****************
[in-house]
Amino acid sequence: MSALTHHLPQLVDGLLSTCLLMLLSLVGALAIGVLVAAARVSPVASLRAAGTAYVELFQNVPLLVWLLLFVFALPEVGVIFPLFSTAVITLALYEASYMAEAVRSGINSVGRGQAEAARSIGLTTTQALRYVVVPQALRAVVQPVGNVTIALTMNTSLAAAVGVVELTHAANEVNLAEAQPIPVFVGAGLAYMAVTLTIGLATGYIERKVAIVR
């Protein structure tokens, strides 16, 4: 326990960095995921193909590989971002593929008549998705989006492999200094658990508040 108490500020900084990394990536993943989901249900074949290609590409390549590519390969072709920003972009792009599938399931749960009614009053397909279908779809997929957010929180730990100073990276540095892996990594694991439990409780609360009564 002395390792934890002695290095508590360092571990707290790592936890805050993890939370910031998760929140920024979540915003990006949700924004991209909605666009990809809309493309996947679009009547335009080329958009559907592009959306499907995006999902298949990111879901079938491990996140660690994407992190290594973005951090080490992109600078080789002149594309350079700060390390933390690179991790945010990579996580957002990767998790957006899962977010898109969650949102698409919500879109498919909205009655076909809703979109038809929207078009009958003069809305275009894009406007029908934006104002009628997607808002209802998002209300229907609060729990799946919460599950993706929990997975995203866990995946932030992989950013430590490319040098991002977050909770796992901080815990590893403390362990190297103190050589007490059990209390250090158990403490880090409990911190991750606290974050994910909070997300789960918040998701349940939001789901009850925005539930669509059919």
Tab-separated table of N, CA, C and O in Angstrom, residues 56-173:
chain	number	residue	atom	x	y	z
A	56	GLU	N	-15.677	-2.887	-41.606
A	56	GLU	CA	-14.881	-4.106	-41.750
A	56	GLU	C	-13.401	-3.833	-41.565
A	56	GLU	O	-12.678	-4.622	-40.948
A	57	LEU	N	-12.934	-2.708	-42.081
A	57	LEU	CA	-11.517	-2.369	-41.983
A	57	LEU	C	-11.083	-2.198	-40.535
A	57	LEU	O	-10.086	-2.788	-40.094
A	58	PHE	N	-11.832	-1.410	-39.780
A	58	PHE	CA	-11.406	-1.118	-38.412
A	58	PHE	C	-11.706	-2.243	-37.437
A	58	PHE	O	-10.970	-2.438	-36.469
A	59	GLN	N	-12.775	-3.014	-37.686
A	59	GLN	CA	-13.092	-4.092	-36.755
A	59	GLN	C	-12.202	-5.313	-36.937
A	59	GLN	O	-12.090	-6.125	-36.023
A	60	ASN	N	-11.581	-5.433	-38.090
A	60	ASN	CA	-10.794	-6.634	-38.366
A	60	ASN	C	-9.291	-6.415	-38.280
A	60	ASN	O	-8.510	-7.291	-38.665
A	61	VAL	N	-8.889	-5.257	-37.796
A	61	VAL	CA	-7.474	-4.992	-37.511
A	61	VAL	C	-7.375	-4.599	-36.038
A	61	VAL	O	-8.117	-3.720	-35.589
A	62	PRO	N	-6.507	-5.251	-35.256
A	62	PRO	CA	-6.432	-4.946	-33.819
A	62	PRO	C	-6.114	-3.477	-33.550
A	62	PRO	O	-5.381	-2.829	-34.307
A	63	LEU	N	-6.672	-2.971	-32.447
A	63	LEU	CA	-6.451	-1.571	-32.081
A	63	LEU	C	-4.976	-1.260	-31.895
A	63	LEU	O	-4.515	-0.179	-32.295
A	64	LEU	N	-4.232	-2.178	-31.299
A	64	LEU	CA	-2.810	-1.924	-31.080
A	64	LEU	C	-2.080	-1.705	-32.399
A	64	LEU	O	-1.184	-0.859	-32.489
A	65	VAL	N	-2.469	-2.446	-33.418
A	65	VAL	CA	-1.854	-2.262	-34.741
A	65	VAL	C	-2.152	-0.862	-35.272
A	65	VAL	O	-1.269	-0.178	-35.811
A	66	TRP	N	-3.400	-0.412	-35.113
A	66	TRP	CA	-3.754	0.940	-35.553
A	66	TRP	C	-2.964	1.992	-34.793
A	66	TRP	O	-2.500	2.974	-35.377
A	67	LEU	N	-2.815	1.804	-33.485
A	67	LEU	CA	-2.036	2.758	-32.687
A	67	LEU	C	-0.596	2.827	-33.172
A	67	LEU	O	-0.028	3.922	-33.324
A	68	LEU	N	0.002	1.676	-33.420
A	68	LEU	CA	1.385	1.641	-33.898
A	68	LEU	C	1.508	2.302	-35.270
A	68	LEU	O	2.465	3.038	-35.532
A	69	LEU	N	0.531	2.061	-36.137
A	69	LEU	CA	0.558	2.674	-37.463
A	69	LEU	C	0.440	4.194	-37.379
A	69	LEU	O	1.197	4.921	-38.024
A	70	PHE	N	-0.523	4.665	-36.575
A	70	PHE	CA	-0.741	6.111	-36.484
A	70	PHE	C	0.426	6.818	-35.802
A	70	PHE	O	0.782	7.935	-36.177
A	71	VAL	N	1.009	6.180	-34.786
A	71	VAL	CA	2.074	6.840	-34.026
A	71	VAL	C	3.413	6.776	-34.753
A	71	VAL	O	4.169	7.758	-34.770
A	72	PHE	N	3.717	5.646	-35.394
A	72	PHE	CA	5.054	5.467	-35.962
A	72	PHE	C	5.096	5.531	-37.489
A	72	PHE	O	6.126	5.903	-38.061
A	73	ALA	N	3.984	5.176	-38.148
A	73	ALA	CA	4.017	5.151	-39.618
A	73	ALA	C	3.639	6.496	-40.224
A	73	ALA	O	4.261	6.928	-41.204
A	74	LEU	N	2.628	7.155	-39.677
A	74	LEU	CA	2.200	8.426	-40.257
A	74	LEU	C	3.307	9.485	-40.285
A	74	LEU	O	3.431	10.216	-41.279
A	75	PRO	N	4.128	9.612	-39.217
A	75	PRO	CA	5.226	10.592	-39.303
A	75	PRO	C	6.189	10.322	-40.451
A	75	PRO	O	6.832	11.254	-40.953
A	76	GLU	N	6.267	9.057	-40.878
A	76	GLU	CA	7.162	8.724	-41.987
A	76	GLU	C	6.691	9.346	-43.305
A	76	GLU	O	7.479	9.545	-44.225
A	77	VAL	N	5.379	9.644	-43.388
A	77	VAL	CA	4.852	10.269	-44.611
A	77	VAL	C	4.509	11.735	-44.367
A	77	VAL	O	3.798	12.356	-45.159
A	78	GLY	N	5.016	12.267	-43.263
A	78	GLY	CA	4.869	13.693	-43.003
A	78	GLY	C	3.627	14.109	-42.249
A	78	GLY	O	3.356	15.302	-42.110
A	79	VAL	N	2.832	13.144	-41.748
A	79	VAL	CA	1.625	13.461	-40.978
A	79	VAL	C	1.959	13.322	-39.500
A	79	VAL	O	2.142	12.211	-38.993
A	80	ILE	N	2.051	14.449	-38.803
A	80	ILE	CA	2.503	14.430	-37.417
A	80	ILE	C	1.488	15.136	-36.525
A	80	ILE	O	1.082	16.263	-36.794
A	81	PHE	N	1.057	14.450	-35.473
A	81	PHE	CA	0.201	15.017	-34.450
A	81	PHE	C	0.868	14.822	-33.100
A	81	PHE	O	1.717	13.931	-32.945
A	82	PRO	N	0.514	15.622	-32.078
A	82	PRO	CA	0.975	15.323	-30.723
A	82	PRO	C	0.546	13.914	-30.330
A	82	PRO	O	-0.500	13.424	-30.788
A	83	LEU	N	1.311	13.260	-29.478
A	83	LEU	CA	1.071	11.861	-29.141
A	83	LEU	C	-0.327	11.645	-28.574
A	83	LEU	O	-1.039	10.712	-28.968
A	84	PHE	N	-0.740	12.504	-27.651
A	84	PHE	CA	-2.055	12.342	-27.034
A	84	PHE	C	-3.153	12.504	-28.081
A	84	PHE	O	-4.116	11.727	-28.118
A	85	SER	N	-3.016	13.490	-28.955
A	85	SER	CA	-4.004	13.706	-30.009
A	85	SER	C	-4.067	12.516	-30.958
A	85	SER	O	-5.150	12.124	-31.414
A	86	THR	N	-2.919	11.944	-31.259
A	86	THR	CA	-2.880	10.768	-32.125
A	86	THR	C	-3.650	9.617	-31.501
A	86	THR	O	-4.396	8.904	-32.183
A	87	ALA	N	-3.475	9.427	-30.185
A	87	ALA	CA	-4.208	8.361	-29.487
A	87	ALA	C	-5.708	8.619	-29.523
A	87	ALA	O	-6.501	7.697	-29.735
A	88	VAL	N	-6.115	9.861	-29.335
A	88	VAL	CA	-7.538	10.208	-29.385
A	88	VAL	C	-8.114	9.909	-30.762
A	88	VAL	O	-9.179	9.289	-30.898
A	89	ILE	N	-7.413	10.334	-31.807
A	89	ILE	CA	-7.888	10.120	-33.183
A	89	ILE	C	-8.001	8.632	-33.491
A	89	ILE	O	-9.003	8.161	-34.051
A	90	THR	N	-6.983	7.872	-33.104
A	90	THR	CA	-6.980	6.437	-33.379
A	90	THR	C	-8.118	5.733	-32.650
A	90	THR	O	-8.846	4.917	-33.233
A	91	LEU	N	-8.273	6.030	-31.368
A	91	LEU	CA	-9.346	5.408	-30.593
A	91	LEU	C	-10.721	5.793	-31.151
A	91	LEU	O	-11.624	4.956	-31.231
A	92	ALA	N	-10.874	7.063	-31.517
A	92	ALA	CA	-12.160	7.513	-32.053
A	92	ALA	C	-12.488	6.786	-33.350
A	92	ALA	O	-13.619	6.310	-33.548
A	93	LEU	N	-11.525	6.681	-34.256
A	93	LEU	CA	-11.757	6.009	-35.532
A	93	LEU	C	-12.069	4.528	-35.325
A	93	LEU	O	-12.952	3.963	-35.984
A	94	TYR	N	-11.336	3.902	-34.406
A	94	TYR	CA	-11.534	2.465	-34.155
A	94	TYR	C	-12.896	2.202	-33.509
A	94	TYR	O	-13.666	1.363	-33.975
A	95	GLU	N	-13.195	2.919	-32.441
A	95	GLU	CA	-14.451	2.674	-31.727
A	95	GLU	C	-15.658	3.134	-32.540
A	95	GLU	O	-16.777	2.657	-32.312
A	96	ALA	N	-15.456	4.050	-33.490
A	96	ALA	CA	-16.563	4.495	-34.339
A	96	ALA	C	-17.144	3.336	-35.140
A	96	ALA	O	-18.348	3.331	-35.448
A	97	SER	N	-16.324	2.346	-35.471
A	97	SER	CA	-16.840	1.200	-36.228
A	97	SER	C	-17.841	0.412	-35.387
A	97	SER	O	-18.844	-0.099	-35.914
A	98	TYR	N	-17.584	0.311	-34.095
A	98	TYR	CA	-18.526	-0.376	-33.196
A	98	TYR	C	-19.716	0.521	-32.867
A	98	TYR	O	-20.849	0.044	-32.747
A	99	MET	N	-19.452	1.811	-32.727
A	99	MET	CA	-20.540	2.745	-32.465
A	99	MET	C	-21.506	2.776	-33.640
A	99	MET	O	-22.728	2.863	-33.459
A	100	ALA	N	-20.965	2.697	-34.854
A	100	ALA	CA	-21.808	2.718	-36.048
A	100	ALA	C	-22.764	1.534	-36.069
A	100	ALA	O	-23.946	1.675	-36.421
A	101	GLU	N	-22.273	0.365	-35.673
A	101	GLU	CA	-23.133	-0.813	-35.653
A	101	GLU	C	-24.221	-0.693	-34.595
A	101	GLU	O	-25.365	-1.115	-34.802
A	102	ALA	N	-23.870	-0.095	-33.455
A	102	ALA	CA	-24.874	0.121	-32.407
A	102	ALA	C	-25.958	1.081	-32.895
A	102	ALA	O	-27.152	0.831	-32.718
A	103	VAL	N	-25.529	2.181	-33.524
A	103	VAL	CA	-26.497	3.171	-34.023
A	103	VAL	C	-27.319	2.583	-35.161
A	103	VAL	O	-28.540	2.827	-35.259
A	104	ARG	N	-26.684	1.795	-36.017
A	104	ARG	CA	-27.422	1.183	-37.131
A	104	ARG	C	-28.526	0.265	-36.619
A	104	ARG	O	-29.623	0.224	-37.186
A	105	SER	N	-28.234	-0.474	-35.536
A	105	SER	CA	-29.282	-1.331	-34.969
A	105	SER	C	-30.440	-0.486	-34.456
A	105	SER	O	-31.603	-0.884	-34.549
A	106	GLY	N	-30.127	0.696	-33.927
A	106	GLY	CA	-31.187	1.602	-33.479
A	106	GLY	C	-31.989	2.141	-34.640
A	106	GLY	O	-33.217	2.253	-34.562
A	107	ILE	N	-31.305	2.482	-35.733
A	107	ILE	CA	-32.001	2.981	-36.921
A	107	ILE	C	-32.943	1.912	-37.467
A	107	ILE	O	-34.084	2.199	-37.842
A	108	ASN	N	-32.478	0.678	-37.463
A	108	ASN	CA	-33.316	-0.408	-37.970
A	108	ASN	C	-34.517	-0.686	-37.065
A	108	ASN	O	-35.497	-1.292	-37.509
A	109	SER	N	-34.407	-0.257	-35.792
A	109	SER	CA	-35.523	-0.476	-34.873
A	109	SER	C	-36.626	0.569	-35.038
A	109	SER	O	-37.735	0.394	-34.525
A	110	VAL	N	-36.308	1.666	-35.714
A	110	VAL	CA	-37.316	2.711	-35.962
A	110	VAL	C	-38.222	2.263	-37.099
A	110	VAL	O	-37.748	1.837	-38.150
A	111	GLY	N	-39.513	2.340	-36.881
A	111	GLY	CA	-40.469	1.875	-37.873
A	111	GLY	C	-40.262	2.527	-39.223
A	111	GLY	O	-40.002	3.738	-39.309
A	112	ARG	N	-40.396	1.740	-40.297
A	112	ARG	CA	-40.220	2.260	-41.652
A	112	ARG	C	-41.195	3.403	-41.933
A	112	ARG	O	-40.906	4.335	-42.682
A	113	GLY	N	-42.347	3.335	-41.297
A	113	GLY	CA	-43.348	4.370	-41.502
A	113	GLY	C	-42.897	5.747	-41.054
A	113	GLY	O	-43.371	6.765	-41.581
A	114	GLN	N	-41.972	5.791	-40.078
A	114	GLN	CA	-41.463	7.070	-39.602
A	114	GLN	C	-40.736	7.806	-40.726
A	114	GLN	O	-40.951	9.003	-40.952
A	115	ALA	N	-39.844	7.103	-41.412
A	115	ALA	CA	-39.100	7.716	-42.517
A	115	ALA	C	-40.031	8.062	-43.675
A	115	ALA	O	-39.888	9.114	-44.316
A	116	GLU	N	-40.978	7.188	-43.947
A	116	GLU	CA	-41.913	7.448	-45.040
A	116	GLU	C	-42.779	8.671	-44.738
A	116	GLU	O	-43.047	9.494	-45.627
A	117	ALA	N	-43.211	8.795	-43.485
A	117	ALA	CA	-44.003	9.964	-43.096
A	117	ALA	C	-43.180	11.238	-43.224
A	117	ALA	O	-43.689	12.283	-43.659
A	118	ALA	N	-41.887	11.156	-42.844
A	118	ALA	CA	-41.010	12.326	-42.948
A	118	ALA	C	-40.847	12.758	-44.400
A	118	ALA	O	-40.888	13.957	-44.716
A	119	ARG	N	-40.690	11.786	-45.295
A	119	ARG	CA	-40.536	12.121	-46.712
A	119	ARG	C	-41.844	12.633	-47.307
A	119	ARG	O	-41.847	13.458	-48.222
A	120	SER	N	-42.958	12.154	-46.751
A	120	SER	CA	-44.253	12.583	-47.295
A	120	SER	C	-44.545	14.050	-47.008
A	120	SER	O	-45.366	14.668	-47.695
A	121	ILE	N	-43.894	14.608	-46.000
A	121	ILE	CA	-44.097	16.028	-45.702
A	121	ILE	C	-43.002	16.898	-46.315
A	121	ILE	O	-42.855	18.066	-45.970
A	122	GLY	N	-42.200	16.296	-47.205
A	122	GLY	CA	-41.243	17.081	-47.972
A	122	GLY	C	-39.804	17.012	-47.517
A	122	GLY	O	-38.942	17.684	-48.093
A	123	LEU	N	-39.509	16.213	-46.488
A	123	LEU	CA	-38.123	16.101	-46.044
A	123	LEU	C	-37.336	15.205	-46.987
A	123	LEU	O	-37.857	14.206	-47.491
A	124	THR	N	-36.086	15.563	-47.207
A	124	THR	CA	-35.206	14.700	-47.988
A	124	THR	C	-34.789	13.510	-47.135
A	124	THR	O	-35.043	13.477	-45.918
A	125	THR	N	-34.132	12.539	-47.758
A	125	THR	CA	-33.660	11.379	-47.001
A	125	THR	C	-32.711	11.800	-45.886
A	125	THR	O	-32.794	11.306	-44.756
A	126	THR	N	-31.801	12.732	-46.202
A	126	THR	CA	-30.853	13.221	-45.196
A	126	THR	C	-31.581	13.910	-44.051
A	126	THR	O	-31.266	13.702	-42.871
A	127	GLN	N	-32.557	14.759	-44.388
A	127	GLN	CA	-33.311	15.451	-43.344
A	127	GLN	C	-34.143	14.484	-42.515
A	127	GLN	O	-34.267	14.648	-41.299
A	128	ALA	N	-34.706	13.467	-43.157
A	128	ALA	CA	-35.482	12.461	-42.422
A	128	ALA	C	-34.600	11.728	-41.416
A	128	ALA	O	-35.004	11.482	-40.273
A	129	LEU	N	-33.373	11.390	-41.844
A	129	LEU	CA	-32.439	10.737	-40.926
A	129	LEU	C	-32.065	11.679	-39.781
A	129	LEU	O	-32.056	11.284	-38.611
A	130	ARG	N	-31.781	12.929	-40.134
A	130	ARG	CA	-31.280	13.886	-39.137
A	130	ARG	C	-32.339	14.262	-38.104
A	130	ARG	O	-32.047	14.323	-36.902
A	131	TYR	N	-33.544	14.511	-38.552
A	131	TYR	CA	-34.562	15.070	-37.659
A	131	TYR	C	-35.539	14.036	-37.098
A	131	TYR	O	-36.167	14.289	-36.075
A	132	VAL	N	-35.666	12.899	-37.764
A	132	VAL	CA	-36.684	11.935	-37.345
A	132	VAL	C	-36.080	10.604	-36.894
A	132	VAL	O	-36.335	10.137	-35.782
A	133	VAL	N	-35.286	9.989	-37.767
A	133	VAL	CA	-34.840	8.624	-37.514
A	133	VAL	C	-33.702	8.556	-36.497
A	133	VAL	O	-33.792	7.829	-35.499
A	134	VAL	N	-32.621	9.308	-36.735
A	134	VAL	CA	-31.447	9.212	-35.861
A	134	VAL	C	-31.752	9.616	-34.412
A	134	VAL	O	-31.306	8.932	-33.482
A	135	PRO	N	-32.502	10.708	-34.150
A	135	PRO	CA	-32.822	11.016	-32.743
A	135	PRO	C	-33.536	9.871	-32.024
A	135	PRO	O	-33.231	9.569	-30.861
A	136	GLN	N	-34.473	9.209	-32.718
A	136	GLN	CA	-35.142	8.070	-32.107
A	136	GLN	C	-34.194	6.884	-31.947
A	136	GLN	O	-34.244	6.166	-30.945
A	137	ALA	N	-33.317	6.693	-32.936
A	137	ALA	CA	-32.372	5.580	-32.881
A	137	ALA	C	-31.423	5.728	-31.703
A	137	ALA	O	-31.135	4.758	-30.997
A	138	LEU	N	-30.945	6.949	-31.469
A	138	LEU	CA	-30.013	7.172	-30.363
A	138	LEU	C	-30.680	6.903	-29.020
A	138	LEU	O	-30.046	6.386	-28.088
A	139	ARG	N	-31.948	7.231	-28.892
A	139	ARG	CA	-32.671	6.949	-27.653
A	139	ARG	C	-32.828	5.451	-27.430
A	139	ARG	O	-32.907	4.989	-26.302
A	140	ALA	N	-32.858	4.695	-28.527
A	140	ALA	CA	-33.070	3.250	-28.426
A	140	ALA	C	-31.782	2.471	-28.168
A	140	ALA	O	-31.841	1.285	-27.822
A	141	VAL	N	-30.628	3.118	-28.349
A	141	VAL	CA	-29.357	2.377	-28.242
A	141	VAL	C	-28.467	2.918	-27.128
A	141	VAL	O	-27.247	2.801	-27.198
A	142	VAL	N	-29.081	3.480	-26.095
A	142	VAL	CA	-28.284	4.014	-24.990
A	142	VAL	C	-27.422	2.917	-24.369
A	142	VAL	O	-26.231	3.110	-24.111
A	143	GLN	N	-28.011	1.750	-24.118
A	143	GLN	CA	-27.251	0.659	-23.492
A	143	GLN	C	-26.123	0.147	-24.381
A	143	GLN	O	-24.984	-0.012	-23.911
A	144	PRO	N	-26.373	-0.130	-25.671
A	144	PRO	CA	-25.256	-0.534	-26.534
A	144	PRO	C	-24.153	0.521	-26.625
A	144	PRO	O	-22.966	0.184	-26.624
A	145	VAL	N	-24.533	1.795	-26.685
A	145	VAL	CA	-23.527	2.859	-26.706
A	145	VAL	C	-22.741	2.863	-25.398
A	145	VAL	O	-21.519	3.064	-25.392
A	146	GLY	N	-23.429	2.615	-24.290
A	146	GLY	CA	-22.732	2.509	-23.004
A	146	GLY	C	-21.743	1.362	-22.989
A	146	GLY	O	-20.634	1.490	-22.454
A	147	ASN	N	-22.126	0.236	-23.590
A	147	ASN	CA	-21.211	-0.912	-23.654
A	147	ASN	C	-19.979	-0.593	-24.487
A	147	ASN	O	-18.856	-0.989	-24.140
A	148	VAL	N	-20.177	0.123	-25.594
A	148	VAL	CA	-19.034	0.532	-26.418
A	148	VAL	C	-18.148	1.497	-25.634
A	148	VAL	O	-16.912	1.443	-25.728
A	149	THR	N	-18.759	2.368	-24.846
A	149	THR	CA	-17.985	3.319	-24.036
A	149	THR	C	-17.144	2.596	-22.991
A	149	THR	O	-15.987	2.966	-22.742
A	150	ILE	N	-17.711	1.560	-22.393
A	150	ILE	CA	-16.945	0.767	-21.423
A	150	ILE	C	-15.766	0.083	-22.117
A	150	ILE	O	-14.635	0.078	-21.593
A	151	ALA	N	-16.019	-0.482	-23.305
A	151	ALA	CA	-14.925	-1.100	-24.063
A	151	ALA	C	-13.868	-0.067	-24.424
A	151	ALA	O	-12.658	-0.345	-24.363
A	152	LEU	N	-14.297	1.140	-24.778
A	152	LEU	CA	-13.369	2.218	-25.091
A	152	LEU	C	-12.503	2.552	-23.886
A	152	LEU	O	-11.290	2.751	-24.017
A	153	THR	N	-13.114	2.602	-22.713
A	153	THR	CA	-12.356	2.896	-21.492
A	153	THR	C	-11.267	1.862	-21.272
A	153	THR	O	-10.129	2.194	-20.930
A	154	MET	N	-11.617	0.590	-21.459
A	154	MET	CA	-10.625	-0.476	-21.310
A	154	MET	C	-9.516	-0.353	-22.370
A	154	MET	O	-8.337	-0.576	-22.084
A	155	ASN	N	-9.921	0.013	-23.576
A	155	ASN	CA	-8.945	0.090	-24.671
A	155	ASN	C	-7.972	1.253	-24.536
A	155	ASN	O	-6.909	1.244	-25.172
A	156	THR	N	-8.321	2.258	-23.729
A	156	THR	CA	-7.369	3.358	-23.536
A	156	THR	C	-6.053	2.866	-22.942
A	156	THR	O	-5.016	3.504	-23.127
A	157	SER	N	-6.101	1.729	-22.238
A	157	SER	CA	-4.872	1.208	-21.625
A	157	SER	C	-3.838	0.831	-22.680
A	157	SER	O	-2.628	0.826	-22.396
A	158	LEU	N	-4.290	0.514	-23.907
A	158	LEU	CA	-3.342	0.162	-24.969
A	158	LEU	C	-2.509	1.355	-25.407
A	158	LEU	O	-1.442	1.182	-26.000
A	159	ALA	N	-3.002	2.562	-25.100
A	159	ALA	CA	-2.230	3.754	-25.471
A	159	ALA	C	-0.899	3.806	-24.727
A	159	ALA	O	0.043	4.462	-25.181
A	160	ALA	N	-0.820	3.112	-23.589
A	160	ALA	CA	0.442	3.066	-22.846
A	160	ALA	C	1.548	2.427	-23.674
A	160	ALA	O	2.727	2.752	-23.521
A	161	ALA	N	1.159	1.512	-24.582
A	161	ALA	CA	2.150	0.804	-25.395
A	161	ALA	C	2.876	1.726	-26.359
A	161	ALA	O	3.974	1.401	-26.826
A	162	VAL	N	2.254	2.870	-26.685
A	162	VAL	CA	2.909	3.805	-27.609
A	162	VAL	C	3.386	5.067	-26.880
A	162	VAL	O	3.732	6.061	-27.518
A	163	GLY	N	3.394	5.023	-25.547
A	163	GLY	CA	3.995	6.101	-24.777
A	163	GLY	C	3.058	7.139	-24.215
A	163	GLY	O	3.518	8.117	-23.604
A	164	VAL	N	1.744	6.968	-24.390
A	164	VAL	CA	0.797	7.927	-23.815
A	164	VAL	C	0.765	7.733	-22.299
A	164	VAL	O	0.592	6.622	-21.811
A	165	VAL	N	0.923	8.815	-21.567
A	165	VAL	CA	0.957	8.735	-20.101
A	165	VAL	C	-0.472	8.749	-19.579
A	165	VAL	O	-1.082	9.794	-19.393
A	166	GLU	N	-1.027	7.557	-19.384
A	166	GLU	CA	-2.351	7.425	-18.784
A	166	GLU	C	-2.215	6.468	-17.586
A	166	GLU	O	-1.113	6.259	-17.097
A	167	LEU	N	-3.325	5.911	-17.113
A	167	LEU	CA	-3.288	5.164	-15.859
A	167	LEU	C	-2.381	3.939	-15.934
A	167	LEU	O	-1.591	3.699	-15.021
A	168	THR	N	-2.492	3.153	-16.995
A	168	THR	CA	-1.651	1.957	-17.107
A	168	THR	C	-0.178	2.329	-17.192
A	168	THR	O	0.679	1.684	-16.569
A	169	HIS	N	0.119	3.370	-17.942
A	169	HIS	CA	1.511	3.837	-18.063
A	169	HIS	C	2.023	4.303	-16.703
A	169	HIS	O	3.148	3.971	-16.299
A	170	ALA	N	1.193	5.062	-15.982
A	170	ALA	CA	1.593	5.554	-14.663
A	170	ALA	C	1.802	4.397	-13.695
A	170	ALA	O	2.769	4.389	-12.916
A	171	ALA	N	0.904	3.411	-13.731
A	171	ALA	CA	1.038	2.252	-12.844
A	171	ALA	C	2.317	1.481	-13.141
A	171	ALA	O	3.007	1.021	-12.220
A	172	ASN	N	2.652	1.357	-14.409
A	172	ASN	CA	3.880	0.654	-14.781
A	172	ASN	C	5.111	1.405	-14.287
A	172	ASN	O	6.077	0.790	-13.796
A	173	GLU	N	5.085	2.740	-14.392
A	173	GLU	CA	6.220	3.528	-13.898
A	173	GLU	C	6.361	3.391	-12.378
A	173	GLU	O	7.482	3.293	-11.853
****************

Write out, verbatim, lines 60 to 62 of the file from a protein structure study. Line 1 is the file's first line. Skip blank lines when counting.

A	69	LEU	C	0.440	4.194	-37.379
A	69	LEU	O	1.197	4.921	-38.024
A	70	PHE	N	-0.523	4.665	-36.575